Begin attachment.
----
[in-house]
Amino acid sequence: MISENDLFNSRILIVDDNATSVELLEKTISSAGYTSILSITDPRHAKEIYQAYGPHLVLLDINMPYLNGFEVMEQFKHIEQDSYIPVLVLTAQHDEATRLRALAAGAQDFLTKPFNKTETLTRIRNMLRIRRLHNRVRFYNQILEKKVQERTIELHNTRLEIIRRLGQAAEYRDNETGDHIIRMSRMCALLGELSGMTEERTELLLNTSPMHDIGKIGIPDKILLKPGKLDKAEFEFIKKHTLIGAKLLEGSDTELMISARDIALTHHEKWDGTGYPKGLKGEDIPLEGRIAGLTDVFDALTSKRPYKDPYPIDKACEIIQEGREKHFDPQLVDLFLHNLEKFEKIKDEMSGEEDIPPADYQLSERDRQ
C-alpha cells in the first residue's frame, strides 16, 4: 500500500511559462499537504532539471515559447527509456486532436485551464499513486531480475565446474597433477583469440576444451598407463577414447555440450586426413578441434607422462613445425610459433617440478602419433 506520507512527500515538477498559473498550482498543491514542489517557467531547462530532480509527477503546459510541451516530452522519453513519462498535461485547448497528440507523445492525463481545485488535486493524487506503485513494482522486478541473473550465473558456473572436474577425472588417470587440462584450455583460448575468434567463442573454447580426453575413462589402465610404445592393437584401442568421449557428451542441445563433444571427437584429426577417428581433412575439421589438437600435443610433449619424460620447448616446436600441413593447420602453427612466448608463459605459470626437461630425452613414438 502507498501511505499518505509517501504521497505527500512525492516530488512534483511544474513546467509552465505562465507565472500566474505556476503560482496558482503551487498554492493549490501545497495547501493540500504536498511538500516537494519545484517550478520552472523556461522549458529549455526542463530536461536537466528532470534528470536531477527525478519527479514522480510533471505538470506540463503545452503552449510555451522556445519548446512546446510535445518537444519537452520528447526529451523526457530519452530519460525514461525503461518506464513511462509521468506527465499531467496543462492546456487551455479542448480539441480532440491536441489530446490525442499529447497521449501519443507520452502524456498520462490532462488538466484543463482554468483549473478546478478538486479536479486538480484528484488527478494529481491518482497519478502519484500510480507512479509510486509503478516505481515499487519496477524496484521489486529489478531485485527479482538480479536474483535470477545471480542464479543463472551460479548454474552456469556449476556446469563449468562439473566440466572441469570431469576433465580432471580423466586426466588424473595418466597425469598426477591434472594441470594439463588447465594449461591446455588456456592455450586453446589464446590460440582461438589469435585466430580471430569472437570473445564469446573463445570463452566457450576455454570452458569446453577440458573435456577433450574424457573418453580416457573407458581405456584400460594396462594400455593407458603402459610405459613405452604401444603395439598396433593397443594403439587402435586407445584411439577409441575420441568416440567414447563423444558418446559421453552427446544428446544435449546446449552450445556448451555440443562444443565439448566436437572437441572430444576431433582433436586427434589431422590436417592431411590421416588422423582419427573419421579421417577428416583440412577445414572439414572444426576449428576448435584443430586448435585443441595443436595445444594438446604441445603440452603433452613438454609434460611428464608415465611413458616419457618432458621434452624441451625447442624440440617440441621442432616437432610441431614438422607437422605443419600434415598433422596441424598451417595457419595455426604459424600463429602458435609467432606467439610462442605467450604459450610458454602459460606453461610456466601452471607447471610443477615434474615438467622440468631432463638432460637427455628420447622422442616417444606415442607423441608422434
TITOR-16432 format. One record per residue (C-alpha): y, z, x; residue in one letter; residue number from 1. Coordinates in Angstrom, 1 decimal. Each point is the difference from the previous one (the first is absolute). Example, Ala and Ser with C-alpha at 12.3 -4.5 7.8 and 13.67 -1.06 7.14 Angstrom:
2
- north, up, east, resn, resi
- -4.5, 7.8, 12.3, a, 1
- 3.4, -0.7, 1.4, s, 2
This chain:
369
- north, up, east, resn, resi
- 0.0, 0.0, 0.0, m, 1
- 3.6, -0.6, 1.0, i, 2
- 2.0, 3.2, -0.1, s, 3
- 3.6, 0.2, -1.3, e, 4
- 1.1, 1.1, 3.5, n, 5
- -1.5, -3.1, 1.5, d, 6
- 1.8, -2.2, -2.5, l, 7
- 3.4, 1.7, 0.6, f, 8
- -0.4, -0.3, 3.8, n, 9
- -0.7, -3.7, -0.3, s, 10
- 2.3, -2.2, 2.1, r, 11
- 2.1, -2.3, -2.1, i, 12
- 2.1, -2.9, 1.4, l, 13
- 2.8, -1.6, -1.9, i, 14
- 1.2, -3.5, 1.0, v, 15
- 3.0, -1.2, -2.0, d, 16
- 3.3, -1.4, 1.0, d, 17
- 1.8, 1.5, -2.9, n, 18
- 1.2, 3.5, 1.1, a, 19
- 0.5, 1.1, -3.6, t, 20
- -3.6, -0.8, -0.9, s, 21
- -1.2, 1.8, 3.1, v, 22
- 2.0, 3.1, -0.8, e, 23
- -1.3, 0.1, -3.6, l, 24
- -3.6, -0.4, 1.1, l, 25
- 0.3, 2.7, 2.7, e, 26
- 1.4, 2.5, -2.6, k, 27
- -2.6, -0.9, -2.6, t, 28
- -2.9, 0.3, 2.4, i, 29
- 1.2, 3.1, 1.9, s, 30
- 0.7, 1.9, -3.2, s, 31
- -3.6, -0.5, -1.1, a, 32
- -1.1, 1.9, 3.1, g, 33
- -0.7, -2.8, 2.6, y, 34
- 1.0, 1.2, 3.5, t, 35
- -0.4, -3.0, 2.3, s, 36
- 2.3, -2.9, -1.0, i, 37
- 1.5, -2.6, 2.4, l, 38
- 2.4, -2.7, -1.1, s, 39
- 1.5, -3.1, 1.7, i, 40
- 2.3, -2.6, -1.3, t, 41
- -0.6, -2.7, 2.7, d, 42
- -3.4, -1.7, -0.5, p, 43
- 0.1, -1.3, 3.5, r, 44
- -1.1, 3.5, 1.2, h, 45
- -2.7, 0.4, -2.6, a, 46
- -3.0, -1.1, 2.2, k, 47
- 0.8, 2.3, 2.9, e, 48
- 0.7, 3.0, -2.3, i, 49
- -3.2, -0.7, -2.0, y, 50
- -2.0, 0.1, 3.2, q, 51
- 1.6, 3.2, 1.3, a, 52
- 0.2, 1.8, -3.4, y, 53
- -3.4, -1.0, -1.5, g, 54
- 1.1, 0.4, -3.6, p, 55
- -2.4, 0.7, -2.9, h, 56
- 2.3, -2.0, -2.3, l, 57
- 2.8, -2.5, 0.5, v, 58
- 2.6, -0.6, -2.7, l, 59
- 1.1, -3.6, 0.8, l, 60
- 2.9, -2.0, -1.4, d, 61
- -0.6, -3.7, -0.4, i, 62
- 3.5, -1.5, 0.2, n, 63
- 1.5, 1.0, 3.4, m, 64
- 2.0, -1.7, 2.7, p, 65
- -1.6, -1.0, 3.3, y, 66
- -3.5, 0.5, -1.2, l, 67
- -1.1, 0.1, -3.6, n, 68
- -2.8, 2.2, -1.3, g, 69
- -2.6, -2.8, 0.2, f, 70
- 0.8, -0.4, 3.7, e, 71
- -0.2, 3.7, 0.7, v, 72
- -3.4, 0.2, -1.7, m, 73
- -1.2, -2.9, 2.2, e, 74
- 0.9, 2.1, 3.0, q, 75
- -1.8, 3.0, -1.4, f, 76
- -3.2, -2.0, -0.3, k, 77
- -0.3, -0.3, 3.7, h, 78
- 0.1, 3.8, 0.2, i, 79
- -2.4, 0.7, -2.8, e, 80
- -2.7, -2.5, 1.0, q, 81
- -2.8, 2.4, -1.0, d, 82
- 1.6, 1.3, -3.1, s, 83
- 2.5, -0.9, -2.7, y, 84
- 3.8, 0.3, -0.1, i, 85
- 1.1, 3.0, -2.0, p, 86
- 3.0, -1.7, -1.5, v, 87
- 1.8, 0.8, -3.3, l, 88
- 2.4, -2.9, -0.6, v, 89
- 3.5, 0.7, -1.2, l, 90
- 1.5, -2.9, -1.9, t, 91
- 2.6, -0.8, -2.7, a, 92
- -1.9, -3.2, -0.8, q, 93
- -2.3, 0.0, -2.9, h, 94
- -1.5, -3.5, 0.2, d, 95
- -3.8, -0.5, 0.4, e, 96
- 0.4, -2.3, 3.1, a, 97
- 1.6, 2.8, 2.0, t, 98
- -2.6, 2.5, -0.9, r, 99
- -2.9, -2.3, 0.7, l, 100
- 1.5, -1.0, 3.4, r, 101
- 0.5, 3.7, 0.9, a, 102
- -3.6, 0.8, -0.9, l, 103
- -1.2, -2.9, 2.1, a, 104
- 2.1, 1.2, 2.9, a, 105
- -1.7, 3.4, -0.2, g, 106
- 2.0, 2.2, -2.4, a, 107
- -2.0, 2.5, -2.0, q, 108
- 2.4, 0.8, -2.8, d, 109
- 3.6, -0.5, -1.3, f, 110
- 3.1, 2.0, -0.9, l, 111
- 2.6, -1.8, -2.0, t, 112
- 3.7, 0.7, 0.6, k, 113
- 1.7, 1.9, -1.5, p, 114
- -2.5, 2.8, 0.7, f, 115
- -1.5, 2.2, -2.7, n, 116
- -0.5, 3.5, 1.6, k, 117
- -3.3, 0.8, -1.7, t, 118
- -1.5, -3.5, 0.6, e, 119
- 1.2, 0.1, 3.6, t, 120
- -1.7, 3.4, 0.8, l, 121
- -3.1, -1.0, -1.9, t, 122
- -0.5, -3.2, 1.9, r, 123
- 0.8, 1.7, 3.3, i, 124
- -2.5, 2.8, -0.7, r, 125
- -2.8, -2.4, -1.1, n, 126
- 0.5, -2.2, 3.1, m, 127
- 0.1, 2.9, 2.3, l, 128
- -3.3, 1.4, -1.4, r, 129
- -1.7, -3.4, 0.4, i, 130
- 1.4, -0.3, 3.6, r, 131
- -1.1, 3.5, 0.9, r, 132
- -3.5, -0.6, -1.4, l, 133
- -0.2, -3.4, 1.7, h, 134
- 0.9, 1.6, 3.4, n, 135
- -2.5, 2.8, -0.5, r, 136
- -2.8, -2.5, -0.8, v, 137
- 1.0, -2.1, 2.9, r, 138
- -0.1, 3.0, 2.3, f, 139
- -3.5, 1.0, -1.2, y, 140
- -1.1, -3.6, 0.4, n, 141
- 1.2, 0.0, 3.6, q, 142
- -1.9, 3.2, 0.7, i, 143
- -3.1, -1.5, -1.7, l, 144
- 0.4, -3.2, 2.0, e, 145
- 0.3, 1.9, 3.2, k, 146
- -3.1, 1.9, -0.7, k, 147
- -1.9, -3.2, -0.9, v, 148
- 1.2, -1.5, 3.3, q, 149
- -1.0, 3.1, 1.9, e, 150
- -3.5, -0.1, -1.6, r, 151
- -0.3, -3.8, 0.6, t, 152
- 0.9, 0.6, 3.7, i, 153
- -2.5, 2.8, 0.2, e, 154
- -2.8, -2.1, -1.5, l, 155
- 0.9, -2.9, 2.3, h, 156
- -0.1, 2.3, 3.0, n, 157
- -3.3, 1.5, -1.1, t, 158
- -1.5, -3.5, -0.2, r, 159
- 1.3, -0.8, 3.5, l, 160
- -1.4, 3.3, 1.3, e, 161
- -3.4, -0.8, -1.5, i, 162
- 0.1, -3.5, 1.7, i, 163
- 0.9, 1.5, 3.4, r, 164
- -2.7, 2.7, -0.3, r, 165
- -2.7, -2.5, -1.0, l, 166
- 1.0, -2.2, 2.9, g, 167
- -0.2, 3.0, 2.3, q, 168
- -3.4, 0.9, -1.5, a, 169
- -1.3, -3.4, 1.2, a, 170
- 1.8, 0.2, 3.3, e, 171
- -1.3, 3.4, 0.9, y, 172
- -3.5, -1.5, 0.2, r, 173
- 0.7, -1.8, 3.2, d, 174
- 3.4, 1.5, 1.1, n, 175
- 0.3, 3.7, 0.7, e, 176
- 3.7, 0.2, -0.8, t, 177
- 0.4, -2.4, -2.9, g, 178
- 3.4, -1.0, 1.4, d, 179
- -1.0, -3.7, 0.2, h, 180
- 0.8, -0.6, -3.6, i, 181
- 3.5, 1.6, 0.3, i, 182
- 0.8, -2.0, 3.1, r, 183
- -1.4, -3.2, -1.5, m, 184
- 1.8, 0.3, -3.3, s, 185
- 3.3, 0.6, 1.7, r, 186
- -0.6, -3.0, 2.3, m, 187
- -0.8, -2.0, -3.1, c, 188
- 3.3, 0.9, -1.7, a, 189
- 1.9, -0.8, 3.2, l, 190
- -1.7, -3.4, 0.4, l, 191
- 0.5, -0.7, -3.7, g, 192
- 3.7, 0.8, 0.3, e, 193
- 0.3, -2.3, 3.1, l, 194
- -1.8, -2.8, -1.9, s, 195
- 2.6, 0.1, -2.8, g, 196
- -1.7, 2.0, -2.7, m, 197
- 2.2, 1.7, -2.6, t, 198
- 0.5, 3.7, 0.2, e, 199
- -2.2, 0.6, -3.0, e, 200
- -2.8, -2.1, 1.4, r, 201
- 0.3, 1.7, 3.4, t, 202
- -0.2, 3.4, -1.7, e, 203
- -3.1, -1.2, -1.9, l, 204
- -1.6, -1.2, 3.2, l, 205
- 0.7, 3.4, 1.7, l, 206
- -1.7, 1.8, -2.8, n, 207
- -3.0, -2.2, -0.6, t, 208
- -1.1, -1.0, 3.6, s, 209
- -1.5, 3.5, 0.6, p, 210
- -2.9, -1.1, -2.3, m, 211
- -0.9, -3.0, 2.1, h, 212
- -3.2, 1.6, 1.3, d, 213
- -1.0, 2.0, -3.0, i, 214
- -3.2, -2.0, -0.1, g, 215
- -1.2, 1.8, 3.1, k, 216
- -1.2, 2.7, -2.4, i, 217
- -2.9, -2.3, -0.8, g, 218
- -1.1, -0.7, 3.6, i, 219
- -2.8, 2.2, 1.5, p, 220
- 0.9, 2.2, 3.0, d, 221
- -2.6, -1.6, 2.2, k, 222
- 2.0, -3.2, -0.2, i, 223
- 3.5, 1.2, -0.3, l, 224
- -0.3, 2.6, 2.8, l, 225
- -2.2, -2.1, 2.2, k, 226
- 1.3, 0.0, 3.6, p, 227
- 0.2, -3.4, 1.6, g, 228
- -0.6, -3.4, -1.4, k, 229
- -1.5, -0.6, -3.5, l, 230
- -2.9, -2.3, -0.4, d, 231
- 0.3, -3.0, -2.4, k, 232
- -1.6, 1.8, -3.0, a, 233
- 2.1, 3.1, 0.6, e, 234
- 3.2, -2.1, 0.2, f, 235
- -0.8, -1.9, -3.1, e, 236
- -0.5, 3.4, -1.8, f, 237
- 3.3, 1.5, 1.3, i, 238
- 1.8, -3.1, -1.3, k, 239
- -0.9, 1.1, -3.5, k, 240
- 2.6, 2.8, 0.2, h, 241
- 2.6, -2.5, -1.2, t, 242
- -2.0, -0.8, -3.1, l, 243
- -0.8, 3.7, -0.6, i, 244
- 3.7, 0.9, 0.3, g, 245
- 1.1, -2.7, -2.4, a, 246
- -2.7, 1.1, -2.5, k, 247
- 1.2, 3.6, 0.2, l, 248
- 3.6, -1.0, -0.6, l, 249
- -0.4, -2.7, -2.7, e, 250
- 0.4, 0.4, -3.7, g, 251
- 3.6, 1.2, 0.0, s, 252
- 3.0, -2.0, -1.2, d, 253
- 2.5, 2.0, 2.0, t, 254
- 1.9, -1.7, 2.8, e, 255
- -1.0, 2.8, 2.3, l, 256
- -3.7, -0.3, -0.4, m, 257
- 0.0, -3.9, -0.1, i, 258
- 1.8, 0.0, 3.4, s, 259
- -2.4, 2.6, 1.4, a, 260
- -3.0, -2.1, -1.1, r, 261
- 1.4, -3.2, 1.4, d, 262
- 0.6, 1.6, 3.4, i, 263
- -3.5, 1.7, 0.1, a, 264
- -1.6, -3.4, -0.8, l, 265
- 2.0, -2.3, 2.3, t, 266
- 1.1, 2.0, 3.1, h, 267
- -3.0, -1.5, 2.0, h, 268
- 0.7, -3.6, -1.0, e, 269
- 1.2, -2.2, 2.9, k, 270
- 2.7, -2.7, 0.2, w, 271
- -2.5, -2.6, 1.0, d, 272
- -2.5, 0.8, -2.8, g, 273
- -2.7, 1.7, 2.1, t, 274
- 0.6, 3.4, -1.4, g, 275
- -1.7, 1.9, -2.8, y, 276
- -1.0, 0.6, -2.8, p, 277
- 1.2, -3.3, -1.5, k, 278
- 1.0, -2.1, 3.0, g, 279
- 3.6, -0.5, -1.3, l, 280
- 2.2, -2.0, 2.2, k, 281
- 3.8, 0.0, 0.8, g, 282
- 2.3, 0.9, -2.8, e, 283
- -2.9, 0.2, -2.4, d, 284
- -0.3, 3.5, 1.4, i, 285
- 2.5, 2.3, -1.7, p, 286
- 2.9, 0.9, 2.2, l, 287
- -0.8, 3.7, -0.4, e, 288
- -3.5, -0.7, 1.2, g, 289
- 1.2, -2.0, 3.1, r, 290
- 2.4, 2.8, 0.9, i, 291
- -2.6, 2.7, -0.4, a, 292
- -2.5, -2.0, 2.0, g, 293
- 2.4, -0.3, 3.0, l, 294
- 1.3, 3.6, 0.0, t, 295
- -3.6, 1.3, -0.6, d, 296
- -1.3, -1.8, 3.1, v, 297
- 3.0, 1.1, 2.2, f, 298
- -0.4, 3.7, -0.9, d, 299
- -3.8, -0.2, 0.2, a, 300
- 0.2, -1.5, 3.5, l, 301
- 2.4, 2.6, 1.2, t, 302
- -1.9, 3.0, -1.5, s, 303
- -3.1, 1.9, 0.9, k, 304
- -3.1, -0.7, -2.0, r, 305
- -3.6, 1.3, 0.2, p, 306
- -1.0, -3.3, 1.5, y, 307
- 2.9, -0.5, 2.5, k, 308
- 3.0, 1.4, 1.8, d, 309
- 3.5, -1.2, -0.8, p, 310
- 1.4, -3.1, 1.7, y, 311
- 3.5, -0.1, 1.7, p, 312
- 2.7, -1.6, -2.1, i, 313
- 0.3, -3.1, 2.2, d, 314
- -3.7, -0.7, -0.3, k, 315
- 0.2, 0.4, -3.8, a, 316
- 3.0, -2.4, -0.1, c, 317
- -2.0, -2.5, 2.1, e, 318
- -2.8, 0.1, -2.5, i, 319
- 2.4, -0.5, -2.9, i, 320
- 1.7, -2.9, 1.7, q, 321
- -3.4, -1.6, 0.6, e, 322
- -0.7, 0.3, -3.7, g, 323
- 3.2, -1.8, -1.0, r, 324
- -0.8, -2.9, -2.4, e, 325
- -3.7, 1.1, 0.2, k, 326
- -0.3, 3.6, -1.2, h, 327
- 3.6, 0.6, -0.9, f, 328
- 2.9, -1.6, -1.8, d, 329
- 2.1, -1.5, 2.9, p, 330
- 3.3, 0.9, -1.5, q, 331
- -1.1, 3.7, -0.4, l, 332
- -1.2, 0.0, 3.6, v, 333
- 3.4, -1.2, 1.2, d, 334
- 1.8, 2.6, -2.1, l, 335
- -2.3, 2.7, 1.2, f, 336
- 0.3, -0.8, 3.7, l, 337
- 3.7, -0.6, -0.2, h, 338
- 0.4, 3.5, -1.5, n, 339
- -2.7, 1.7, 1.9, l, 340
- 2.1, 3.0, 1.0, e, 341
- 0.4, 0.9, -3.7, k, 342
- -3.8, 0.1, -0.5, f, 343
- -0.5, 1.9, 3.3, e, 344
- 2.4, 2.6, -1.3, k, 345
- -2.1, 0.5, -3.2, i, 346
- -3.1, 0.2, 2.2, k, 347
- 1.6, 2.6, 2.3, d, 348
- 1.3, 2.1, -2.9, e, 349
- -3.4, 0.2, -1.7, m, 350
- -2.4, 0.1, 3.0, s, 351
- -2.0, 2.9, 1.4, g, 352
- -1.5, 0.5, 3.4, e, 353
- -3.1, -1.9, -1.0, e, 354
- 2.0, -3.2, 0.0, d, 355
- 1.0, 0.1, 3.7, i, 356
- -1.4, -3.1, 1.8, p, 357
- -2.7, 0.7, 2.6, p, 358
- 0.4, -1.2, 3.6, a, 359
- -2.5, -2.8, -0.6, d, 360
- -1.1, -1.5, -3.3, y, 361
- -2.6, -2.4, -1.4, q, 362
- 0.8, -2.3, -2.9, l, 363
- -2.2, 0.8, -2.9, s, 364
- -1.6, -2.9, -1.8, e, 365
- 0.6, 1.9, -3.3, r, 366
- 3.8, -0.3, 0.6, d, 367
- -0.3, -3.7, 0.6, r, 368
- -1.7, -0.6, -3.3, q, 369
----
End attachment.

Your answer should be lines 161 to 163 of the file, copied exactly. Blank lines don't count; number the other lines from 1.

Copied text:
- -1.0, 3.1, 1.9, e, 150
- -3.5, -0.1, -1.6, r, 151
- -0.3, -3.8, 0.6, t, 152